ZANDVOORT, Netherlands — The air was thick with orange smoke and a techno beat as Max Verstappen completed his victory lap at Zandvoort. The three-day party on the Dutch coast, which got underway the moment the first car left the pits on Friday morning, had reached its climax, with 70,000 people celebrating the first Dutch home victory in Formula One.
Given the hype surrounding Verstappen in the build-up to the grand prix — the first to be held in the Netherlands since 1985 — it seemed unimaginable that anyone other than the Dutchman would win on Sunday. But, by its own admission, Mercedes made it much easier for Verstappen than it needed to be.
Although Red Bull undoubtedly held a pace advantage at Zandvoort, Mercedes had the strategic upper hand by virtue of having two cars in the fight at the front compared to Verstappen’s lone Red Bull. Verstappen’s teammate, Sergio Perez, was knocked out in the first stage of qualifying on Saturday, leading to a pit lane start when the team changed components on his car, while Mercedes lined up with Lewis Hamilton in second on the grid and Valtteri Bottas in third.
Plan A for Hamilton and Mercedes would have been to pass Verstappen into Turn 1 and try to control the race from the front, but once Verstappen retained his lead into the first corner, Mercedes had to try and out-think its rival from the pit wall. Its strategists put Hamilton on a two-stop strategy and Bottas on a countering one-stop, with the aim of catching Verstappen somewhere in between. But the execution of Mercedes’ plan ultimately lacked the finesse it required to succeed.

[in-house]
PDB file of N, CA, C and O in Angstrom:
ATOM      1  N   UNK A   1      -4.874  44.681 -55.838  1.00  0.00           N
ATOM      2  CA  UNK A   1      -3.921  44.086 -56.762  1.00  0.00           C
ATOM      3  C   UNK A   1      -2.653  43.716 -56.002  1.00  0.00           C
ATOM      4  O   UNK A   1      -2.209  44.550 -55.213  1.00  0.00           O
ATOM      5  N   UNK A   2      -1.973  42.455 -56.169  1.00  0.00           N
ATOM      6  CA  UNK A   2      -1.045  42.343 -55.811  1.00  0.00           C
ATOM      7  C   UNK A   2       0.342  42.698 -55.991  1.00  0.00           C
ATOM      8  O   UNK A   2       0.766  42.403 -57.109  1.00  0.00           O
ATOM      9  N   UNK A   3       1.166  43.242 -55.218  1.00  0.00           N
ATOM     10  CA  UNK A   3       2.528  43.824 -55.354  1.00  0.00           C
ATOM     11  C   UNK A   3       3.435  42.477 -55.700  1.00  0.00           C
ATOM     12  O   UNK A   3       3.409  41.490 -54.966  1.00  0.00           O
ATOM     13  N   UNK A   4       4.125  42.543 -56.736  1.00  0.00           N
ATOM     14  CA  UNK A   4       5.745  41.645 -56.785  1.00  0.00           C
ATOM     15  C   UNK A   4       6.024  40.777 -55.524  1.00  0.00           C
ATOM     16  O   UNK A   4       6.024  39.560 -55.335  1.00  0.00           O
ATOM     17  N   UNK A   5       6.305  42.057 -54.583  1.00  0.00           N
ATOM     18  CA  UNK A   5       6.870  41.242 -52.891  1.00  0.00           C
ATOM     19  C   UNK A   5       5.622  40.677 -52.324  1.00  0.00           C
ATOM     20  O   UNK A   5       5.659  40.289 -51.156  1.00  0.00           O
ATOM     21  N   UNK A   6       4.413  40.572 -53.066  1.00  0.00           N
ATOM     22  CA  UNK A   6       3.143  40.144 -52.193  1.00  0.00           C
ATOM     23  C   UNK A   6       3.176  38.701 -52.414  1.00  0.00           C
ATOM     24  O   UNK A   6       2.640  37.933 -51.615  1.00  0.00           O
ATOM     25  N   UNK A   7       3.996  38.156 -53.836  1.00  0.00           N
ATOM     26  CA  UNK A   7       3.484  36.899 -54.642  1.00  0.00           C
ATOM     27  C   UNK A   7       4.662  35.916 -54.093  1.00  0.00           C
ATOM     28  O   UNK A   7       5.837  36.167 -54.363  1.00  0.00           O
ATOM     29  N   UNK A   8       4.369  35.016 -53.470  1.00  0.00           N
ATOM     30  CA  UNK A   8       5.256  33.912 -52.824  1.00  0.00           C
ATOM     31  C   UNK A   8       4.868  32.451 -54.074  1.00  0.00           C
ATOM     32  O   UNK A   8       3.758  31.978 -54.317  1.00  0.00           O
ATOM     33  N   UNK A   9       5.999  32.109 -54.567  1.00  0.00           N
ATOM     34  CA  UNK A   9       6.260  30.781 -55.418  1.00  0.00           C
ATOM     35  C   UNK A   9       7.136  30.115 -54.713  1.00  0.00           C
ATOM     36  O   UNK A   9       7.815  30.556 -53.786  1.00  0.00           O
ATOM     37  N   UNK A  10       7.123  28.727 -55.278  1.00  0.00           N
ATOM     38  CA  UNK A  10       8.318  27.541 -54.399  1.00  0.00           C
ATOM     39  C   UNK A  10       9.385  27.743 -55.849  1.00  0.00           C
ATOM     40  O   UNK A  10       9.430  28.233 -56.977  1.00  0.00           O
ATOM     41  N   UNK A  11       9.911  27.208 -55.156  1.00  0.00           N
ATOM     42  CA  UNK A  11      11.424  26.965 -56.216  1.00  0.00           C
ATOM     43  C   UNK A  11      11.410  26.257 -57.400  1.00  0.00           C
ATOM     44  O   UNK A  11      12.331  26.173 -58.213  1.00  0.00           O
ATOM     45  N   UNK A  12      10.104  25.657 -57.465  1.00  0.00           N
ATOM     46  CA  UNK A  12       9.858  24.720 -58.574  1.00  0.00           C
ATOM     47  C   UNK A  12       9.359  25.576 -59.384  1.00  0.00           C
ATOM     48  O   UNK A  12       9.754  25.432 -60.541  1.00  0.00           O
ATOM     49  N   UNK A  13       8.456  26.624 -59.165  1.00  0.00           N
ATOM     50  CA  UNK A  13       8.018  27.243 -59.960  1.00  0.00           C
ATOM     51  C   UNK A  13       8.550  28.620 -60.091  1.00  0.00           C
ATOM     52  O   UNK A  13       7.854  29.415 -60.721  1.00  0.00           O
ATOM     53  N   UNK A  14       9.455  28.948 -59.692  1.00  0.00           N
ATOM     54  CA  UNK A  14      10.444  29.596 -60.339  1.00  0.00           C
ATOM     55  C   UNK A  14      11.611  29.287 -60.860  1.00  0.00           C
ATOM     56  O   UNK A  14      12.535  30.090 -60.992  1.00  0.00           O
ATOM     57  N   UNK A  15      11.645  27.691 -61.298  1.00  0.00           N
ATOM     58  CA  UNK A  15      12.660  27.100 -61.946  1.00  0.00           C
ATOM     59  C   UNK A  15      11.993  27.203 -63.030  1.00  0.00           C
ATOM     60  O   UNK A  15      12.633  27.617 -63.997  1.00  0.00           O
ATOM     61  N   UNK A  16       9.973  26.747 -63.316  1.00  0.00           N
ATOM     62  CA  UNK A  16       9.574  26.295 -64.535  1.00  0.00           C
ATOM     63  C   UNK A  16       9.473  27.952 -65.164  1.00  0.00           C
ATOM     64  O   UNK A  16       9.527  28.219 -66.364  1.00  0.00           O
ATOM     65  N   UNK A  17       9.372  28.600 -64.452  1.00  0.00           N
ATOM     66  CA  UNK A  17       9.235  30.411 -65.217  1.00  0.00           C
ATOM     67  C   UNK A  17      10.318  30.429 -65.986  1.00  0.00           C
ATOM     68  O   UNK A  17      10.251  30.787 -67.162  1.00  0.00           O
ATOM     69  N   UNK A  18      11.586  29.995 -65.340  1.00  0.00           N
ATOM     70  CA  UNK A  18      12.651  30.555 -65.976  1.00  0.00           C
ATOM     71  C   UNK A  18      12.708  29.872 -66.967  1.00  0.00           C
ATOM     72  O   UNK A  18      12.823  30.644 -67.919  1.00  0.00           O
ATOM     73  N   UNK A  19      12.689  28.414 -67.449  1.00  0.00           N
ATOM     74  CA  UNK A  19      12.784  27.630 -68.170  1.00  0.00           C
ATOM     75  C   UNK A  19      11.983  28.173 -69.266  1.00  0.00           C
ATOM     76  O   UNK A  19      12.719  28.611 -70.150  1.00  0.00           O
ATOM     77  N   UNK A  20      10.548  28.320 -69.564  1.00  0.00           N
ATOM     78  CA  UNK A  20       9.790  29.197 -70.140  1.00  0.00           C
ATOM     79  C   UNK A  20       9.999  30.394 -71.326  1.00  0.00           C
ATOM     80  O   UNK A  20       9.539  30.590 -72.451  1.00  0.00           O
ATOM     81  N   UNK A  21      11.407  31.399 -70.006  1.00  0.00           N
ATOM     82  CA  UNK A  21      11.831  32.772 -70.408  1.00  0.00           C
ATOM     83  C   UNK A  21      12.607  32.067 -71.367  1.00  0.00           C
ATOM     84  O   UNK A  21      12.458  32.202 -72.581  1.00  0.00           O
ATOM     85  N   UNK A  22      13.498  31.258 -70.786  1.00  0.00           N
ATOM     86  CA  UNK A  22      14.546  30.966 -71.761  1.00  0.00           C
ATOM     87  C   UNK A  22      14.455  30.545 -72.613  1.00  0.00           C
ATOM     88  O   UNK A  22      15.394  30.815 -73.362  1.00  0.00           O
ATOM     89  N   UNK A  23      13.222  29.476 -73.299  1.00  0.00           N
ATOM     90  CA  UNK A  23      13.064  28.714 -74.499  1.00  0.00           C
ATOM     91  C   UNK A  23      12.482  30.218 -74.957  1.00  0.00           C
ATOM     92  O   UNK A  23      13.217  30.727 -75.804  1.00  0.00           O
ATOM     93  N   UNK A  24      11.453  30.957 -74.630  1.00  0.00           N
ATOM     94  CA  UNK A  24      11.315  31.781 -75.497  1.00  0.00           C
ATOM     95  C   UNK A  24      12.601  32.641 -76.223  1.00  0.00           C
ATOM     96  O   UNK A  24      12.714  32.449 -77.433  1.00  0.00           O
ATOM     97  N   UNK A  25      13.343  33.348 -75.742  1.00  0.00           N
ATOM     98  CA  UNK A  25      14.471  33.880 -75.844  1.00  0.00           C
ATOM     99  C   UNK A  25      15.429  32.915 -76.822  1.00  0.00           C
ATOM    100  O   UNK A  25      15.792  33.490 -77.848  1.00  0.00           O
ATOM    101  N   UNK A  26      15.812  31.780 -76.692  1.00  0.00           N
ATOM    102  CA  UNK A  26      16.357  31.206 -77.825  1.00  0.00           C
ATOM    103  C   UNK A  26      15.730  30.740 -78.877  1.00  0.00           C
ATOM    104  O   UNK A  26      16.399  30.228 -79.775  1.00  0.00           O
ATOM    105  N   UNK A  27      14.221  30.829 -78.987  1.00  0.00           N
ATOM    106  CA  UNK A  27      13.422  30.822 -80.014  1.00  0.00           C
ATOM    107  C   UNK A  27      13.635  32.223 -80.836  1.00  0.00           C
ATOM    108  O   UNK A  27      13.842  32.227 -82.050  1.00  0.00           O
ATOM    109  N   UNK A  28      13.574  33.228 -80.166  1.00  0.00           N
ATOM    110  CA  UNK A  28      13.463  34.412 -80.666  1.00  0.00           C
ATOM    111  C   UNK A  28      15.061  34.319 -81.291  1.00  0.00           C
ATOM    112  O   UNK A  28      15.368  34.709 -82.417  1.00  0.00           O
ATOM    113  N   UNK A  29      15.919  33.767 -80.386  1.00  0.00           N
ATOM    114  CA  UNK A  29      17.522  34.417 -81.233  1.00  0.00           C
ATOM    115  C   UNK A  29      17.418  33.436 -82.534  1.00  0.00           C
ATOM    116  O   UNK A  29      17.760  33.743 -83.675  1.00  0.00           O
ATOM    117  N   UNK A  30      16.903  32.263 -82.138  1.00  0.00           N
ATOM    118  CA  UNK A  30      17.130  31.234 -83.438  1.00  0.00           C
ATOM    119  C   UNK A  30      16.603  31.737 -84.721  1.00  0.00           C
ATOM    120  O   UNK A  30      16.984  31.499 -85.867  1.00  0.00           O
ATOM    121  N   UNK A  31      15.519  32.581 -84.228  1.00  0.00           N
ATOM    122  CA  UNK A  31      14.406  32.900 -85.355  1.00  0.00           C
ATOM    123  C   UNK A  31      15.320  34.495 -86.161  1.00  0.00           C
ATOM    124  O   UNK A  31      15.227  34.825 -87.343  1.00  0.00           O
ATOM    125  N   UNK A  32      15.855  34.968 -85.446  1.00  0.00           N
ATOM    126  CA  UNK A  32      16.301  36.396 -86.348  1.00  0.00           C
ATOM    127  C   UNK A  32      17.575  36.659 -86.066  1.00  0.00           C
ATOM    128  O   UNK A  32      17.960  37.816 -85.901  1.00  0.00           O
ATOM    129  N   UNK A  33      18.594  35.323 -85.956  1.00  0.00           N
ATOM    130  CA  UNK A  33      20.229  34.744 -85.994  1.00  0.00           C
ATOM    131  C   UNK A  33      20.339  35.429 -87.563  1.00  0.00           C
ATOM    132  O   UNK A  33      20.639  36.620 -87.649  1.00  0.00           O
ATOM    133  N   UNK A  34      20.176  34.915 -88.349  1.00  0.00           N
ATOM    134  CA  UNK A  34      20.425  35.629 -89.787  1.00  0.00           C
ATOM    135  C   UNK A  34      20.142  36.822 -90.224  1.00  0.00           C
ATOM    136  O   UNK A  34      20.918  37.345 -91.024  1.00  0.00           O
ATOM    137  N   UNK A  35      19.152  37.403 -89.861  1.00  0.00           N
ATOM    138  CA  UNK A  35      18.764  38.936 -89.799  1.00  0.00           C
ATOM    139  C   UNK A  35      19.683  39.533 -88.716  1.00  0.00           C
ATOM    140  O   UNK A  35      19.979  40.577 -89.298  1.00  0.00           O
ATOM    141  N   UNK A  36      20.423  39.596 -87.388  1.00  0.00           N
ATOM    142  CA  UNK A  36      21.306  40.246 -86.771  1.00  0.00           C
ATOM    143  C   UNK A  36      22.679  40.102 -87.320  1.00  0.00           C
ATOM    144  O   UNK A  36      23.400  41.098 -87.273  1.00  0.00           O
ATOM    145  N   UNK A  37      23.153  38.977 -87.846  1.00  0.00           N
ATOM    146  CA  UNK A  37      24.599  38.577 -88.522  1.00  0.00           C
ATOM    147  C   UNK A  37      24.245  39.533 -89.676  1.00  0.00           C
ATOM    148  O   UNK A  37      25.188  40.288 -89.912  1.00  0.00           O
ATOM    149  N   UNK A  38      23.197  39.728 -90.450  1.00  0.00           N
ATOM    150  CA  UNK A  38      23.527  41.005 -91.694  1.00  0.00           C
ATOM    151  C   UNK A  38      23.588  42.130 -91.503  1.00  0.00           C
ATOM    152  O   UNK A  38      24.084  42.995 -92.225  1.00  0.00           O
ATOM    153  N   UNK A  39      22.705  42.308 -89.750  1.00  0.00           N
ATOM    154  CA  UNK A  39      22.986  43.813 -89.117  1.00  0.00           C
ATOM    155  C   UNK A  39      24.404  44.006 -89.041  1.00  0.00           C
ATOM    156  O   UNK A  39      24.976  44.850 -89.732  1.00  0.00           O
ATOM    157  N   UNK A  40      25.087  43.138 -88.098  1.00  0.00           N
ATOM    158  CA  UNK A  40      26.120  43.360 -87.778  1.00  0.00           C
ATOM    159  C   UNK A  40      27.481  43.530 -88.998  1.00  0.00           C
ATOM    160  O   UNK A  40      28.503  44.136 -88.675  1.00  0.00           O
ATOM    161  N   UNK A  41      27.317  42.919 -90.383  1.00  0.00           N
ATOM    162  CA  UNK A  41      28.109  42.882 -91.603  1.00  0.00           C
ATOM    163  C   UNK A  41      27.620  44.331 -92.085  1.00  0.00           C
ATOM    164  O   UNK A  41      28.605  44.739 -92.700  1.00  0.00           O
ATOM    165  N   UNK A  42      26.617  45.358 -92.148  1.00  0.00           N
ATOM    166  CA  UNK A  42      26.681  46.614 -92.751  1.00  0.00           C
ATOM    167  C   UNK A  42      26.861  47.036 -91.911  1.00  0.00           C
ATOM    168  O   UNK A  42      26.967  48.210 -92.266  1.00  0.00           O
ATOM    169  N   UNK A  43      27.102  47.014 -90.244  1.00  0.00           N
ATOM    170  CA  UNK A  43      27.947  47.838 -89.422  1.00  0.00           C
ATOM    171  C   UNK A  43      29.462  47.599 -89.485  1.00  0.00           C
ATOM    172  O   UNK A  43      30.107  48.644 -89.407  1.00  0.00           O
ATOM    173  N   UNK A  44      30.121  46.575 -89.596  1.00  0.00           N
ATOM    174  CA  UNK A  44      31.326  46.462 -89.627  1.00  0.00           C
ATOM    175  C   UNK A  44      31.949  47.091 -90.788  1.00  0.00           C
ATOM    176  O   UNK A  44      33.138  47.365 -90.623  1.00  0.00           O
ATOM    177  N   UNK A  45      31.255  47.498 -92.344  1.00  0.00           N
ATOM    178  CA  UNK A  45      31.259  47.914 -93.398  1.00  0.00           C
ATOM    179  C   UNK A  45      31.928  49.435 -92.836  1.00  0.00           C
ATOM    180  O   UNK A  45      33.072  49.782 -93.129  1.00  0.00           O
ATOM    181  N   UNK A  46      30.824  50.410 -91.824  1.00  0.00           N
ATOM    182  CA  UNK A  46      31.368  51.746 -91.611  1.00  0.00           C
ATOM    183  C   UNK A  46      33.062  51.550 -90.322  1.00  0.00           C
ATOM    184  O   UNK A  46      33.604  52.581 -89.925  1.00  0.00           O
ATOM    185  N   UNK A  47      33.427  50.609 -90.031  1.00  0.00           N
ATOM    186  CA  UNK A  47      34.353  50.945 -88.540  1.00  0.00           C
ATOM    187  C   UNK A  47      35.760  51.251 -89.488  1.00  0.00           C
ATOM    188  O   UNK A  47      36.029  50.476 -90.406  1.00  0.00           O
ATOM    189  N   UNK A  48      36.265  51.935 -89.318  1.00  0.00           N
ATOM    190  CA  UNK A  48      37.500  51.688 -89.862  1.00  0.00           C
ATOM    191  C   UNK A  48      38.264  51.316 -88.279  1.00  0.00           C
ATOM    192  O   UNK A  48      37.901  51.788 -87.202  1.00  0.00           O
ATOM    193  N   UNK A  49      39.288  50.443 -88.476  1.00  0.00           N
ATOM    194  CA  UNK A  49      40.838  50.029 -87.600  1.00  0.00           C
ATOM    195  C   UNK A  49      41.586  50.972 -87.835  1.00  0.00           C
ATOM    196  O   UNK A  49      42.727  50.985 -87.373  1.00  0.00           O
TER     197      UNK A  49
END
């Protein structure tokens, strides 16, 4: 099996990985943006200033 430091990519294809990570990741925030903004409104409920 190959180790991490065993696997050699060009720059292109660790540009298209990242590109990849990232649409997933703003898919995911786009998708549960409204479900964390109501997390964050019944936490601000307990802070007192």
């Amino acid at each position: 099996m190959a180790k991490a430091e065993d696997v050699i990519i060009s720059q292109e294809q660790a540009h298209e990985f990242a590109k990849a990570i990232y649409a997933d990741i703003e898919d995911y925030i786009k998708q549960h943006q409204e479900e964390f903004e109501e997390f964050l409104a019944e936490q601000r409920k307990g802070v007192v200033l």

A slow first pit stop for Hamilton blunted the first attempt to take the lead on Lap 21 and a poorly timed second stop, which delivered Hamilton into backmarker traffic and saw Red Bull counter with a pit stop of its own, handed victory to Red Bull and Verstappen.
In the closing stages of the race, the world champions were left fighting among themselves, as Bottas, who is expected to be dropped for Williams’ George Russell next year, went rogue with a fastest lap attempt that could have snatched a crucial championship point from Hamilton.
Hamilton rectified the situation by pitting a third time and securing the fastest lap for himself, but the situation was messy and could have been disastrous had the pit stop gone wrong as it did, for example, on Bottas’ car in Monaco.
The final count of points shows Mercedes’ two drivers outscored Verstappen and Perez, who finished eighth, by five, extending the team’s lead in the constructors’ championship, but the result in Zandvoort was a stark reminder that, on current form, Verstappen and Red Bull are the better all-round package.
Did Mercedes throw the race away at the second pit stop?
Perhaps the most baffling strategy decision from Mercedes was the timing of Hamilton’s second stop. Just a handful of laps earlier he appeared to be in a better position to undercut Verstappen, but Mercedes passed it up with concerns about the amount of laps left to run on a single set of tyres, and then when the team did pit it dropped Hamilton into traffic that took him several corners to clear.
The timing of the pit call was partly rooted in the lack of track time in Friday practice, which meant the teams did not have any reliable data on the hard tyre. As a result, Mercedes decided from the start of the race that it would not use the hard compound — unless it proved rapid on another car during the race — and it assumed Red Bull would take the same approach.